How do you fake a tornado?
What happens when fake news is not just political
I spent a few tense hours last night with my preschooler in our basement because of a tornado warning area, so let’s talk weather. The past couple years have been a really weird years for weather in southeastern Pennsylvania. 2018 and 2019 so far have been ultra-rainy. Yesterday, there was hail. All this week, flash flooding. Then, there were the tornadoes. So far, we’ve had more tornadoes this year than average, eight in the month of May across the state.
Tornadoes are super unusual in Pennsylvania, and this year was the first that I got a tornado warning alert on my phone. The first time was at 3 in the morning, last month.
Thousands of Philadelphia-area residents were startled from their sleep early Monday when cell phone alarms went off to report a tornado warning had been issued.
“Take shelter now,” said the alert timed at 3:21 a.m. In a separate text, the Philadelphia Office of Emergency Management told recipients: “Take shelter ASAP in a basement or interior room with few or no windows.”
I lay in bed, debating with my husband and watching the sky grow darker and more ominous: should we risk waking our toddler up to take her to the basement - was it worth scaring her? What should we be listening and looking for? What did a tornado watch mean? How was it different than a tornado warning? Was there a tornado that had landed?
The text message was didn’t contain enough information, and I turned immediately to the internet. The first couple sites I clicked on, Philly.com, my local NBC, and Fox news affiliates, were filled with messages like this:
The local news sites of Fox, NBC, and CBS all had auto-playing videos and ads which froze all the browsers on my iPhone. All to get at a couple paragraphs of information about what I should be doing, and what was going on in the area.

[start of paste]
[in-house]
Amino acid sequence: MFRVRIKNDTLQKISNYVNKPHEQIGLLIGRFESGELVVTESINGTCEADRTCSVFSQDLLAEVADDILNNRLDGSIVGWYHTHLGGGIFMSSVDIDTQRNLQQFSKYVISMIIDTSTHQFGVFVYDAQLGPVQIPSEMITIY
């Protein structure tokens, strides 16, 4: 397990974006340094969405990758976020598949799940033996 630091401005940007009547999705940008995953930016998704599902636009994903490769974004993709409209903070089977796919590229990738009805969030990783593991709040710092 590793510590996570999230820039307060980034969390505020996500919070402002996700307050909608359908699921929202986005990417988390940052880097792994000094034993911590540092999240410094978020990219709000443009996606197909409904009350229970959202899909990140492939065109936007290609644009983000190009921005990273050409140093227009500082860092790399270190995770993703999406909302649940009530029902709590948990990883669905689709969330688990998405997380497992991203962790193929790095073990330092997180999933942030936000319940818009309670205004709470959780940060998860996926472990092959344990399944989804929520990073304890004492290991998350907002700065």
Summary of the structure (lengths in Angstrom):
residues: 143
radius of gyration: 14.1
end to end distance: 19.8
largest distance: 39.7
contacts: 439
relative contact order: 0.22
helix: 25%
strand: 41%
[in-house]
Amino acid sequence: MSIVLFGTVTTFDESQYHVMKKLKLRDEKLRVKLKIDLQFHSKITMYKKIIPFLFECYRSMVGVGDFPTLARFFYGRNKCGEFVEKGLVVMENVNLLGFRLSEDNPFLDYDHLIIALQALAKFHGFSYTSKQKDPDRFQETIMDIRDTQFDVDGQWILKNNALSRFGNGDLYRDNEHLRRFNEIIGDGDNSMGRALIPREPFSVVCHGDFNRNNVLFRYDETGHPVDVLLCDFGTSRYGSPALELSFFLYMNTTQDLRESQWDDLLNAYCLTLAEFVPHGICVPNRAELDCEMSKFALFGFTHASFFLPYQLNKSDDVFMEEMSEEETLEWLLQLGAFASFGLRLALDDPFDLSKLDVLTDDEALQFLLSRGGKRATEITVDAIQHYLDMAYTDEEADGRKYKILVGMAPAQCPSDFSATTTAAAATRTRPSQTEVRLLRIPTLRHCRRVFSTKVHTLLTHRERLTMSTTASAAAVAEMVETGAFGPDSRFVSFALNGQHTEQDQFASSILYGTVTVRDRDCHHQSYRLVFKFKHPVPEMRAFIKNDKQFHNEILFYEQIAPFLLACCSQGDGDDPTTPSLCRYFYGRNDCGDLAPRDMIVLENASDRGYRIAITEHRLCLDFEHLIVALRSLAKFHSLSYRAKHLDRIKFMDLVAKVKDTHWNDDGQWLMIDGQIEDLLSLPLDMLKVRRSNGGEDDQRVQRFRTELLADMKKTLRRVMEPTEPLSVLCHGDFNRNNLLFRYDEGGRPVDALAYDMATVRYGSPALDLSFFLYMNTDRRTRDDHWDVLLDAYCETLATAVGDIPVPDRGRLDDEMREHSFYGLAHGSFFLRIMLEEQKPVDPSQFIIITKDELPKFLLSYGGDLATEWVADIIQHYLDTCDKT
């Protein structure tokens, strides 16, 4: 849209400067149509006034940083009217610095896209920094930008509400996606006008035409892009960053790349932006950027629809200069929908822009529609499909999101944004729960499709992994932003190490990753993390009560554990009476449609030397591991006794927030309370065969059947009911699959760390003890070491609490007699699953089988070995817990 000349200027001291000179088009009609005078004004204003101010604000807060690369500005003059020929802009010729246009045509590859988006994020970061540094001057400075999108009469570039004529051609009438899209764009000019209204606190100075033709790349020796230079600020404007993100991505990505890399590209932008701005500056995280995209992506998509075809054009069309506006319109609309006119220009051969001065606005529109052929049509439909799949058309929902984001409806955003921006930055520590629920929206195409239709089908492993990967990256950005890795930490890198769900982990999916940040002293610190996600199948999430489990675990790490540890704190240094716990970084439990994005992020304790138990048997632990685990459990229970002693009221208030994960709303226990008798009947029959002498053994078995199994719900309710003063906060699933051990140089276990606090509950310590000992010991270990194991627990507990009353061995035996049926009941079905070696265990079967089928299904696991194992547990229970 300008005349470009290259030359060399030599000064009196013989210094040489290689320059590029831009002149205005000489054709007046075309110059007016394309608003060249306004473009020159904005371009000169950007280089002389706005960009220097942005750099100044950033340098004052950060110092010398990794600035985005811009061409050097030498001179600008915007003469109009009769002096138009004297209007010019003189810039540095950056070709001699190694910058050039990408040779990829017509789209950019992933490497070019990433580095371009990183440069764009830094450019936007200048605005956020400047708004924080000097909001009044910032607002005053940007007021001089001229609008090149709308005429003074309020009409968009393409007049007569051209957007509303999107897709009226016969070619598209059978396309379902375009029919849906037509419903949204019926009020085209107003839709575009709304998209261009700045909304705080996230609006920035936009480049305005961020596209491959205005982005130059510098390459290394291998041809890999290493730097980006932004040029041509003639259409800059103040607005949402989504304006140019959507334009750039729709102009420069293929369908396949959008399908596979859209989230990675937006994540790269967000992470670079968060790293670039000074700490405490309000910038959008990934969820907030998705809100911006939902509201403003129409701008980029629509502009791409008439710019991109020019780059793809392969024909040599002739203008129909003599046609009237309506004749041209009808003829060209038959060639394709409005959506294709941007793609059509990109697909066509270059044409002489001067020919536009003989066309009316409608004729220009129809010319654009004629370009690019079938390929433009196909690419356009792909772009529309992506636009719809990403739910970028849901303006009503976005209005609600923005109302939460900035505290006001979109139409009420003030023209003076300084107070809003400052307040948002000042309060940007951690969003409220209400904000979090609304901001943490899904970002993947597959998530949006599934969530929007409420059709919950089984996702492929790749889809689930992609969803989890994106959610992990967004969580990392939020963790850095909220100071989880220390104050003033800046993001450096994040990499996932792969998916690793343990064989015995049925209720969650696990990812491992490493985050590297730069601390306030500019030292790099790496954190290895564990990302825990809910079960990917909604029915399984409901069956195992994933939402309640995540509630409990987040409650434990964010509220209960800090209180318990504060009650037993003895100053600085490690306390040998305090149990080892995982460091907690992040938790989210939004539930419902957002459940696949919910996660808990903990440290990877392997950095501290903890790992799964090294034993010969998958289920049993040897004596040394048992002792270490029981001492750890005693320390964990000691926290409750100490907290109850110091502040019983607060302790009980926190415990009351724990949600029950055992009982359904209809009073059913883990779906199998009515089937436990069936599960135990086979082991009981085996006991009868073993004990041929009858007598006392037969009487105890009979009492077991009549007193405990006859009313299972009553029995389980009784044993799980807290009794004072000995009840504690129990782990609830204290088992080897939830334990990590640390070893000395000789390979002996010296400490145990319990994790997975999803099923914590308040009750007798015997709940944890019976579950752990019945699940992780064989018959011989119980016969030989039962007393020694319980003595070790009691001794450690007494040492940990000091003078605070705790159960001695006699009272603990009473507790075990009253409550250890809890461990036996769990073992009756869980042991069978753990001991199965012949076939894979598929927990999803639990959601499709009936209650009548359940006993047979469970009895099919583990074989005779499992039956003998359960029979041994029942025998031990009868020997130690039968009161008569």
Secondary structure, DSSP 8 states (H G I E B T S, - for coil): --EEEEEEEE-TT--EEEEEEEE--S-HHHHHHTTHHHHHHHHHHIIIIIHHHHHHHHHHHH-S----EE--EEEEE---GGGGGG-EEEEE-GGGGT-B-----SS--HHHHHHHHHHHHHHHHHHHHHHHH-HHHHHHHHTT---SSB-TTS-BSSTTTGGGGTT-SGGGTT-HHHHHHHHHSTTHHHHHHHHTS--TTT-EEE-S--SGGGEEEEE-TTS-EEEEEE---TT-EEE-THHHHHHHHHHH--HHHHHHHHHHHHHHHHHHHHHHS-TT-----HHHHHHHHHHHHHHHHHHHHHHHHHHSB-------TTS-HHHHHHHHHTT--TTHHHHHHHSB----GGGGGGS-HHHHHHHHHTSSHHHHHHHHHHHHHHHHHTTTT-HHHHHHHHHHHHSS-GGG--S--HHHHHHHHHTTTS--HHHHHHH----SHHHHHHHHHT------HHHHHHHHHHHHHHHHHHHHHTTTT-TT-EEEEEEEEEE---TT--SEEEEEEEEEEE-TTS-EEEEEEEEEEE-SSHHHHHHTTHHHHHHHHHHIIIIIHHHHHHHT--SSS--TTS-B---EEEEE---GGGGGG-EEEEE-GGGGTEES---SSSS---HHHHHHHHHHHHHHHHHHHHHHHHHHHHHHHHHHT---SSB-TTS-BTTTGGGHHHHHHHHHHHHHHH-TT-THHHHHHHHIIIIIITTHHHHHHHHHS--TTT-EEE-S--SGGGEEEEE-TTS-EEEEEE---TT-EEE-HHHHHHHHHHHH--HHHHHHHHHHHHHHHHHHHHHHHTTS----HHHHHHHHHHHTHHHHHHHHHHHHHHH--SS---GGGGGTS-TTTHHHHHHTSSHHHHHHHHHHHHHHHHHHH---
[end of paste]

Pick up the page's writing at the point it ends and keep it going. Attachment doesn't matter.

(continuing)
So, I did what any self-respecting millennial would do: I went on Twitter, where people were actually showing shots of what the sky looked like, reporting from either basements or crawlspaces or bedrooms, making jokes about being up early - creating a mini-community around the news, the kind of real-time thing that Twitter is really, really good at.
There was again a tornado warning from 6-8 last night, and as we waited it out in the basement, I scrolled through Twitter, as well as the Philadelphia subreddit, to see where the damage was the worst, and if I really needed to spend two hours underground. There were again some pictures and tweets, but this time, it seemed like a tornado had actually touched down nearby:
However, here’s where it began to get dicey. People both in the comments on the tweet, and on Reddit, called it out as being potentially fake.
It took me about 20 minutes of combing through different social media feeds to try to confirm or deny that this was fake: in the end, I came away unconvinced, and ultimately gave up and left the basement after an hour (and, anyway, it was dinner time.)
I didn’t give it much thought then, but now I’m starting to really understand the danger of fake news as it applies to everything: not just political news, but everything on the internet has the possibility of being manufactured, Photoshopped, doctored. Of course, this was always the case, but today, this is even more a problem.
But what is sometimes even worse are the normcore applications of fake technology: Photoshop and photo-editing apps (just look at this subreddit, which is devoted entirely to catching people faking their Instagram pics), and plain making stuff up that’s hard to verify and makes it into mainstream news: to wit, this entire podcast episode on fake financial advice.
What happens when we can’t trust what we see online? We try to turn to reliable news sources. But what if those reliable news sources, like Philly.com, or the New York Times or the Washington Post, are always behind a paywall (even in cases of weather emergencies) and we can’t use them as news sources?
We have fake news generated by computers, and fake news generated by people, and it’s not clear which one is worse for us in the long-term.
Art: Platon and Cassandra, Nina Tokhtaman Valetova 2009
About the Author